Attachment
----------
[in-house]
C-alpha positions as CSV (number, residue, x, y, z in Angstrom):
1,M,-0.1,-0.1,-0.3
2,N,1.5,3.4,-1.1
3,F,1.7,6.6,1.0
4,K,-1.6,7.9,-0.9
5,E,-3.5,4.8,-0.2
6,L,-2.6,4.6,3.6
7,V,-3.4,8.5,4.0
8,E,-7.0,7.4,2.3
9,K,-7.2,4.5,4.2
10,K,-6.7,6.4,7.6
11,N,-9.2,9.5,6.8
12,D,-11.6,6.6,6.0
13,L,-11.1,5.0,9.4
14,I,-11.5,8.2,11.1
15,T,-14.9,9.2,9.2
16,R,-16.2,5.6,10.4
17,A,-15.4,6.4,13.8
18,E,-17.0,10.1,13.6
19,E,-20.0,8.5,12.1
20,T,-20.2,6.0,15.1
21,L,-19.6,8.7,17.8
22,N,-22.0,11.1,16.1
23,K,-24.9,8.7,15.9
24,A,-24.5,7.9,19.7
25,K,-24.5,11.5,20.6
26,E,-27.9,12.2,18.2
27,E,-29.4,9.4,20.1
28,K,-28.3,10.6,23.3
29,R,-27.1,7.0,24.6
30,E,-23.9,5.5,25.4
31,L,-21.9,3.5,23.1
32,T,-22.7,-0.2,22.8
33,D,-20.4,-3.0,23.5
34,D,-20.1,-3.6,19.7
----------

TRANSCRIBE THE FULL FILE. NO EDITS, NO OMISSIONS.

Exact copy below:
[in-house]
C-alpha positions as CSV (number, residue, x, y, z in Angstrom):
1,M,-0.1,-0.1,-0.3
2,N,1.5,3.4,-1.1
3,F,1.7,6.6,1.0
4,K,-1.6,7.9,-0.9
5,E,-3.5,4.8,-0.2
6,L,-2.6,4.6,3.6
7,V,-3.4,8.5,4.0
8,E,-7.0,7.4,2.3
9,K,-7.2,4.5,4.2
10,K,-6.7,6.4,7.6
11,N,-9.2,9.5,6.8
12,D,-11.6,6.6,6.0
13,L,-11.1,5.0,9.4
14,I,-11.5,8.2,11.1
15,T,-14.9,9.2,9.2
16,R,-16.2,5.6,10.4
17,A,-15.4,6.4,13.8
18,E,-17.0,10.1,13.6
19,E,-20.0,8.5,12.1
20,T,-20.2,6.0,15.1
21,L,-19.6,8.7,17.8
22,N,-22.0,11.1,16.1
23,K,-24.9,8.7,15.9
24,A,-24.5,7.9,19.7
25,K,-24.5,11.5,20.6
26,E,-27.9,12.2,18.2
27,E,-29.4,9.4,20.1
28,K,-28.3,10.6,23.3
29,R,-27.1,7.0,24.6
30,E,-23.9,5.5,25.4
31,L,-21.9,3.5,23.1
32,T,-22.7,-0.2,22.8
33,D,-20.4,-3.0,23.5
34,D,-20.1,-3.6,19.7